She needs to be able to walk them on lead now without Cooper pulling like mad unless restrained with a head halter which he hates, or Wilson, who has had puppy training and does walk nicely on lead, lunging and rushing at cats or joggers.

For the lady to control them both together through her own physical strength alone would be impossible.

A common problem with walking two excitable dogs together who have not been taught to walk nicely individually is that each one may want to get ahead of the other.

An additional snag here is that the dogs don’t like to be separated. The young lady had been walking them individually in order to work on Cooper’s pulling and Wilson’s cat-chasing, but the thing that sapped her confidence to the extent that she feels she can’t walk them at al now was that on her last walk with Cooper, Wilson suddenly appeared. Instead of just crying as he watched Cooper and the lady walk off down the road from an upstairs window, he leapt out of it. The vet thought it was a miracle he wasn’t seriously injured.

Since then she hasn’t dared to take one out without the other, so has done her best to give them exercise by way of games and training at home and in her garden. She is extremely dedicated.

This is one of those cases where people sometimes can’t see the wood for the trees. Apart from adding a few things to her home schedule that encourages Cooper in particular to find her relevant and take notice of her, there are things she can do to make the environment itself easier. For a start, when she goes out with one dog, she can shut the other well away from any windows where he can see them disappear down the road.

The issue of the dogs being so unhappy when parted merely adds stress to an already difficult situation, so, before she does anything else, she should punctuate her day by putting the lead on one dog as though for a walk, then just walk him out of one door and straight round and back in another (she has three doors to choose from so she can make it fairly random). She can drop food as she leaves to encourage the dog to associate their departure with something good. Then she can change dogs – or not – maybe repeat with the same dog. When the dogs are thoroughly used to this, probably after several days, bit by bit she can then make her absences a bit longer and start loose lead walking work.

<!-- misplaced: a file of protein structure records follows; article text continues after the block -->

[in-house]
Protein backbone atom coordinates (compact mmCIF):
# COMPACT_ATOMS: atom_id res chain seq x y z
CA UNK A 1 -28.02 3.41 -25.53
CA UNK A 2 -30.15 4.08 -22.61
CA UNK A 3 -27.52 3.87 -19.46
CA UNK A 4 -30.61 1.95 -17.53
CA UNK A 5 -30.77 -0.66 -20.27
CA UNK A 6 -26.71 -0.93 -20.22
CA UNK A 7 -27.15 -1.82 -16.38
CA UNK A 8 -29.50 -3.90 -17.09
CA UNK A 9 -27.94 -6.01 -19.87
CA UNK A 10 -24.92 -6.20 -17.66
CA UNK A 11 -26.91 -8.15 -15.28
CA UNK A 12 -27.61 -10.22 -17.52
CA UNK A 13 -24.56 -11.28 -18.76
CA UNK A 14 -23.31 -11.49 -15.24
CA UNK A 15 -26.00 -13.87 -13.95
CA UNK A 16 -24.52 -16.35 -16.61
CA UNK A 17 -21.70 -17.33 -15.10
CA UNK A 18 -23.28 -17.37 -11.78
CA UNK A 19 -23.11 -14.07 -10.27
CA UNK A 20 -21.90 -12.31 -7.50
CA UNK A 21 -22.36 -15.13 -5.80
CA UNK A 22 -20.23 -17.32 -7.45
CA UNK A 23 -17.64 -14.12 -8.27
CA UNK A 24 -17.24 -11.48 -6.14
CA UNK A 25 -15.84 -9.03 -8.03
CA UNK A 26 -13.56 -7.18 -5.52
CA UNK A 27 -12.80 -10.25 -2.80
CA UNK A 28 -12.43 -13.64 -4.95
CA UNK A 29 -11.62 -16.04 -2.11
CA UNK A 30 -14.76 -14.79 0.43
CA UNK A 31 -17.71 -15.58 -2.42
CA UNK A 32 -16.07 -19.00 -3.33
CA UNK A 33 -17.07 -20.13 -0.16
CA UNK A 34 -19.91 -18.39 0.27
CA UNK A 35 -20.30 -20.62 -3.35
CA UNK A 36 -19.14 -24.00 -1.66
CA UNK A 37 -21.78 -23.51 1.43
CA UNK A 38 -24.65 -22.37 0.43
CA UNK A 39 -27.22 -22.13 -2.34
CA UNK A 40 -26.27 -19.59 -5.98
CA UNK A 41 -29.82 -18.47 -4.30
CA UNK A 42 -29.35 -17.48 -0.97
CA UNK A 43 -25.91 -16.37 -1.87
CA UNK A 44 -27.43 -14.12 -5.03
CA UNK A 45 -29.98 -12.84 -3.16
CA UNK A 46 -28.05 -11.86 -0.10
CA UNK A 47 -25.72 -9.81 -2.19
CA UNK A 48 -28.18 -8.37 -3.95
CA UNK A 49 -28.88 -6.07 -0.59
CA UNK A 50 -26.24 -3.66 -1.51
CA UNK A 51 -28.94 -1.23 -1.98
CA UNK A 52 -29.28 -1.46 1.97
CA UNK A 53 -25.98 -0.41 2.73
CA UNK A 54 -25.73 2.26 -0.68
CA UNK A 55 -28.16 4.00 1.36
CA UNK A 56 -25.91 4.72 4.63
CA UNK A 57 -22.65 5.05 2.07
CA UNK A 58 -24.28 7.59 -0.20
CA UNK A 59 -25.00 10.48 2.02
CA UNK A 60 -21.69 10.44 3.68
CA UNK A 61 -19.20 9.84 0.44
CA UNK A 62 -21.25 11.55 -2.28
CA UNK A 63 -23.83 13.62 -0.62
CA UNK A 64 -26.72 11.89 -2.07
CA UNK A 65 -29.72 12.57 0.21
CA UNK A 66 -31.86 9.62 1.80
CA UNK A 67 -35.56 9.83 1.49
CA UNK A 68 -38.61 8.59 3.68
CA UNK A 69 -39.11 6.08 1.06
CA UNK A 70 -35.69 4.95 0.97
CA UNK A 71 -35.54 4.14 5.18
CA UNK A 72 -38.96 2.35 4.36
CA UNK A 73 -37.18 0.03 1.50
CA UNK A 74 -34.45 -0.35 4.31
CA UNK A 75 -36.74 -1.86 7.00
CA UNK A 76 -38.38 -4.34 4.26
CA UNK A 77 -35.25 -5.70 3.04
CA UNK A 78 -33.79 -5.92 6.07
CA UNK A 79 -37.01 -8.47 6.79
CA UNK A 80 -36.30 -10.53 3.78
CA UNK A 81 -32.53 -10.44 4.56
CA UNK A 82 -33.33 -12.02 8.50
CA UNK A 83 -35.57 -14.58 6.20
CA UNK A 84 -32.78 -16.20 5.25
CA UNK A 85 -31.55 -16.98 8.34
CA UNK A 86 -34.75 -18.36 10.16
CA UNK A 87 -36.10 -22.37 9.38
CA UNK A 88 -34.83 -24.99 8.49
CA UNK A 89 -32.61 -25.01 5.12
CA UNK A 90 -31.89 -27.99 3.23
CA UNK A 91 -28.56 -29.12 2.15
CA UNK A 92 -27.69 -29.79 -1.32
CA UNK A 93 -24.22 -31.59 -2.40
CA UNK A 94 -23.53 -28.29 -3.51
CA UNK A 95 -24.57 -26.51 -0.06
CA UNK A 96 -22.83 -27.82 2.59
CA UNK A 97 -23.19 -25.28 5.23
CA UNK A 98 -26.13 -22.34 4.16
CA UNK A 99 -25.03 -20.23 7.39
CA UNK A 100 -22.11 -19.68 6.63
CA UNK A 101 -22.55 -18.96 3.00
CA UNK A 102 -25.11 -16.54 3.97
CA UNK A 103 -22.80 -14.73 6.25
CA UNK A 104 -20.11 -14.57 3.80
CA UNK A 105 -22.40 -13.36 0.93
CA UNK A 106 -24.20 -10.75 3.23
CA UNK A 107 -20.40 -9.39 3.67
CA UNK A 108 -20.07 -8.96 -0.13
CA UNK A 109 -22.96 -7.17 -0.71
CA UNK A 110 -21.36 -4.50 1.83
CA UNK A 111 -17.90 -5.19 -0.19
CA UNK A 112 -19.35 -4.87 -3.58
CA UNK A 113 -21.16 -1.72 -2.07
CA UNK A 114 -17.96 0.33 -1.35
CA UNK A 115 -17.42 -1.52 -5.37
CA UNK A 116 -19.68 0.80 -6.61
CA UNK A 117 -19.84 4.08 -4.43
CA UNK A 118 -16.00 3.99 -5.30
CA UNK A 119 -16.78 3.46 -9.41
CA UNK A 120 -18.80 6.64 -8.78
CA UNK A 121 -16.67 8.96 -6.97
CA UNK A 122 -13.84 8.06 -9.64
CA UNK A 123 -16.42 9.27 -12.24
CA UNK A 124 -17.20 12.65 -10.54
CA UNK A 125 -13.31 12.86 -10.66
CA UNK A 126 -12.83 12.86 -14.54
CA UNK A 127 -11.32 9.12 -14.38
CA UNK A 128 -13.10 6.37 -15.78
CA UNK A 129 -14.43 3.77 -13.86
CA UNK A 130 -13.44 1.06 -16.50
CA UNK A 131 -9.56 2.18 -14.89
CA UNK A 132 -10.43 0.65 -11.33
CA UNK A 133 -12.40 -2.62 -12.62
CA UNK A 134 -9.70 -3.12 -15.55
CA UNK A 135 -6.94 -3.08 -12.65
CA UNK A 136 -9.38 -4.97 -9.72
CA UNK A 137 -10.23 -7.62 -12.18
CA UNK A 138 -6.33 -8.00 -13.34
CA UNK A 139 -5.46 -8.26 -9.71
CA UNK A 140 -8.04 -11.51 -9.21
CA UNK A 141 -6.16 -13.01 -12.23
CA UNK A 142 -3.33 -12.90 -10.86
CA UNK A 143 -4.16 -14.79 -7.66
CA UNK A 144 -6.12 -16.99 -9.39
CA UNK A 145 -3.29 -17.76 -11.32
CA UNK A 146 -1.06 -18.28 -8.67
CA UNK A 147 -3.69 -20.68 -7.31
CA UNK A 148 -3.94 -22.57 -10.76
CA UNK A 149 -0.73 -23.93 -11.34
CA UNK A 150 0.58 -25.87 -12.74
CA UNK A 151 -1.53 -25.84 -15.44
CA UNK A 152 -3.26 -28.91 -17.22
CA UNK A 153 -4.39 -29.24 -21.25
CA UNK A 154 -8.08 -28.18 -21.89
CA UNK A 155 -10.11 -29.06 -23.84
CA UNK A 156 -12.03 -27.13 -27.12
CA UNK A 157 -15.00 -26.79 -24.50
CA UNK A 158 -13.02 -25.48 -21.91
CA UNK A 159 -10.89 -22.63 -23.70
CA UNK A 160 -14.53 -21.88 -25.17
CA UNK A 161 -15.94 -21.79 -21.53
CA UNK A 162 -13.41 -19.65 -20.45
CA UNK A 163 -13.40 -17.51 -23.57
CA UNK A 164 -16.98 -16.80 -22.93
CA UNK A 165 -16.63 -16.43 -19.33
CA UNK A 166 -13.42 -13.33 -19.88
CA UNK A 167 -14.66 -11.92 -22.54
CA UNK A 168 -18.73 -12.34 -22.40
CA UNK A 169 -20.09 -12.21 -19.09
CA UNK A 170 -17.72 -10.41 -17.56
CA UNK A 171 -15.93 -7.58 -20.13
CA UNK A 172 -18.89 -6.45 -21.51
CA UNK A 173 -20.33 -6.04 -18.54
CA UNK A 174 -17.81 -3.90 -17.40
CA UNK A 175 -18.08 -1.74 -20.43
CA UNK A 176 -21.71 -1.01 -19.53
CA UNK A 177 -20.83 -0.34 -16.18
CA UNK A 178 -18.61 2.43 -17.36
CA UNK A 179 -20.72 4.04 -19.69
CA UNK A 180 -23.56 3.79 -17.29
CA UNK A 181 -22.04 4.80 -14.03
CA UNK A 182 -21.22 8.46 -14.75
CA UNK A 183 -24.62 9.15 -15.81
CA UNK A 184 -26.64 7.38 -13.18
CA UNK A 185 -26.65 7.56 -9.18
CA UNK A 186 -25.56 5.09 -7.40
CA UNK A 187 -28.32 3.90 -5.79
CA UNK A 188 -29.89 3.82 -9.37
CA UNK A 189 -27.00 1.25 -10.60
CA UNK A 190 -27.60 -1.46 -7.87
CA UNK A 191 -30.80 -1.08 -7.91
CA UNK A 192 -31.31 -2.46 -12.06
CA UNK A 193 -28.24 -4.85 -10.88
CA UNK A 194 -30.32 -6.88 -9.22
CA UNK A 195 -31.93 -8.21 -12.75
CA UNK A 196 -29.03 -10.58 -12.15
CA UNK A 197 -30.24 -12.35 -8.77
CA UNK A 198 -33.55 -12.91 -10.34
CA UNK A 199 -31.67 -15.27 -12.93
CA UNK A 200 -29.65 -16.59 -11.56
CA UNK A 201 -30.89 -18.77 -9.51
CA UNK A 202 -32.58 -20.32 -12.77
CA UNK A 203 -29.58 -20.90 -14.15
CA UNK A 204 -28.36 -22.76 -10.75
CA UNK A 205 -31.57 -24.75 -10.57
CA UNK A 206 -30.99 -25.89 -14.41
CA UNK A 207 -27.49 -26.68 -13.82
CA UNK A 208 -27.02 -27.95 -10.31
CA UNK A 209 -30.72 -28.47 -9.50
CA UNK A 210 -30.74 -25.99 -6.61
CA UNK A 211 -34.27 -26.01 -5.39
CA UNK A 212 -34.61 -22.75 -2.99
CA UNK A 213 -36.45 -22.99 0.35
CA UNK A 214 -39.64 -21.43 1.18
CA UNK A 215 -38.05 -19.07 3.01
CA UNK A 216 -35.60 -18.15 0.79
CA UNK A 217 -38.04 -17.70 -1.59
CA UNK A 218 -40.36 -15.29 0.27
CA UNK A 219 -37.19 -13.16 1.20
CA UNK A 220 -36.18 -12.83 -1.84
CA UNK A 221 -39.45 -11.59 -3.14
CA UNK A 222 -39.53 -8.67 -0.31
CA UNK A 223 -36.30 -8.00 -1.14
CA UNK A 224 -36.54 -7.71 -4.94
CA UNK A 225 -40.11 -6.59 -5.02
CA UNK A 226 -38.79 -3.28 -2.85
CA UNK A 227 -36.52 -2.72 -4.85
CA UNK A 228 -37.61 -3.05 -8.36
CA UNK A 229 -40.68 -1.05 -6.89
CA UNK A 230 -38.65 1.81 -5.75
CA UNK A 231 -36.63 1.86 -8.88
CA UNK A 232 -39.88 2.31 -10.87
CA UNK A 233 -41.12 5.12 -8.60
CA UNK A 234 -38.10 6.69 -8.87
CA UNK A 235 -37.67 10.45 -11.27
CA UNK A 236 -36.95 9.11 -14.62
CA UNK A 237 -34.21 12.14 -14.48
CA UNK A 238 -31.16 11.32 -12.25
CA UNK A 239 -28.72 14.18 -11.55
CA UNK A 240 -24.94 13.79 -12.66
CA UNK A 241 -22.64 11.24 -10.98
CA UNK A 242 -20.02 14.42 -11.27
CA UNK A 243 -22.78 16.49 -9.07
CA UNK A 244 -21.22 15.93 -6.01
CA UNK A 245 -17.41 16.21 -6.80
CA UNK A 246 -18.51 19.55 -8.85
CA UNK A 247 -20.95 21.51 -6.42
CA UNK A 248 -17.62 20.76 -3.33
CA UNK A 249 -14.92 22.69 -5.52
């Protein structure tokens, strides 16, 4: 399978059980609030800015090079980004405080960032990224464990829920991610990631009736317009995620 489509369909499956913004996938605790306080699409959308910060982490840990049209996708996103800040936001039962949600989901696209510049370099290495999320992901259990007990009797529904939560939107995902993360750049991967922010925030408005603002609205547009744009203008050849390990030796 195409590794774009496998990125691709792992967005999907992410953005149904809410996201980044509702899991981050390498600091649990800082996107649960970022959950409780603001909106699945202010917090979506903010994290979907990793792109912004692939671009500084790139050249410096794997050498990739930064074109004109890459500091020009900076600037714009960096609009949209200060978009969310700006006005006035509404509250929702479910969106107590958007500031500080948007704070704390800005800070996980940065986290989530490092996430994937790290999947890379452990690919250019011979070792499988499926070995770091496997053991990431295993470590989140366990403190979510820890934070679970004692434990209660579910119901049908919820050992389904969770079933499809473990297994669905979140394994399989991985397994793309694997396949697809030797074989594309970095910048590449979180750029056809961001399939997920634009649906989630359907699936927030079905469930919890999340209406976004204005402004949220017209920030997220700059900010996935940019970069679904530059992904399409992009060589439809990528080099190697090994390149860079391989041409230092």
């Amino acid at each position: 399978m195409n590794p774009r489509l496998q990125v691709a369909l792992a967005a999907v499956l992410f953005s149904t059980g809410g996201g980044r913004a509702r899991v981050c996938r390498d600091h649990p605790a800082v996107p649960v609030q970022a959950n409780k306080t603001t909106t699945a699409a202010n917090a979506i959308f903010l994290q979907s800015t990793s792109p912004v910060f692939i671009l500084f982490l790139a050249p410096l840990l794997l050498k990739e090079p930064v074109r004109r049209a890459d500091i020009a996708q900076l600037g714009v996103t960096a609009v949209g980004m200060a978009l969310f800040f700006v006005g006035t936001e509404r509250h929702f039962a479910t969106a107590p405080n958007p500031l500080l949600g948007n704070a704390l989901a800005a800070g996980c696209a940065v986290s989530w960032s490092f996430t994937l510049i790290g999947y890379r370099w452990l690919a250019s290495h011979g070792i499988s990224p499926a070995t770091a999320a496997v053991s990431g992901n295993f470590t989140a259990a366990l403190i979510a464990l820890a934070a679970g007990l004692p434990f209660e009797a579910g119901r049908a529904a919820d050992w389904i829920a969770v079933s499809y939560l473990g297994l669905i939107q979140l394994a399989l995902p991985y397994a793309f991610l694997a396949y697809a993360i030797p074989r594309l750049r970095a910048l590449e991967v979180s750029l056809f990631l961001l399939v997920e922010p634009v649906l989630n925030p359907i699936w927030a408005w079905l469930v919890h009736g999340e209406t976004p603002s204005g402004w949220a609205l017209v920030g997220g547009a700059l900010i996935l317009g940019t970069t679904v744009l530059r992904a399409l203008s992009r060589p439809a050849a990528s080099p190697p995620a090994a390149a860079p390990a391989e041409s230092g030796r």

We did some lead work in the garden, using the principal of having a longish lead, hanging loose from the front which encourages the dog to follow, rather than the current short lead attached to a collar that merely facilitates pulling. We aim for walking within the length of the six-foot lead and the only criteria is that it’s loose – the dog can be either in front, to the side or behind. ‘Heel’ can be used as a separate cue when necessary, near a road for instance.

And….. the young lady can stop feeling guilty about her dogs getting so little exercise and outside stimulation! While she is doing the short walking training sessions in and out of the doors and near to home, there is no reason why she shouldn’t go back to their old country walks so long as she keeps Cooper on a long line – at least ten to fifteen meters in length. She can work hard on his recall, and when she eventually does let him off briefly she should make sure Wilson is already on lead. When she calls Cooper, if she also turns away and takes Wilson with her, Cooper will undoubtedly come.

There are some other pieces of the ‘jigsaw’ that makes up the complete picture of her dogs’ lives that she can work on at home and which will enable her to get each to focus on her when necessary. On big advantage is that neither dog is particularly reactive to other dogs. With her dedication and given time, she will for sure ultimately be walking her beautiful dogs together down the road on loose leads.